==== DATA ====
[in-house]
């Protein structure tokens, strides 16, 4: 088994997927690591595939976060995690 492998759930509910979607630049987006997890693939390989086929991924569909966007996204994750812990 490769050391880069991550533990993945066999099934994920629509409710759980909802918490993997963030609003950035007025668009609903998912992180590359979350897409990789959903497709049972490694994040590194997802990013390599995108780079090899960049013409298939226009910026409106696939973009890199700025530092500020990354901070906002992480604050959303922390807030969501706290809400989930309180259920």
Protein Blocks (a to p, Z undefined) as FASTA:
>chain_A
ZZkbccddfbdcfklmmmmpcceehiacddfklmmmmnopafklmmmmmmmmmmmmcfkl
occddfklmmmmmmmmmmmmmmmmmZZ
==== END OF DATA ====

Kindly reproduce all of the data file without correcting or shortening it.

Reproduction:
[in-house]
């Protein structure tokens, strides 16, 4: 088994997927690591595939976060995690 492998759930509910979607630049987006997890693939390989086929991924569909966007996204994750812990 490769050391880069991550533990993945066999099934994920629509409710759980909802918490993997963030609003950035007025668009609903998912992180590359979350897409990789959903497709049972490694994040590194997802990013390599995108780079090899960049013409298939226009910026409106696939973009890199700025530092500020990354901070906002992480604050959303922390807030969501706290809400989930309180259920």
Protein Blocks (a to p, Z undefined) as FASTA:
>chain_A
ZZkbccddfbdcfklmmmmpcceehiacddfklmmmmnopafklmmmmmmmmmmmmcfkl
occddfklmmmmmmmmmmmmmmmmmZZ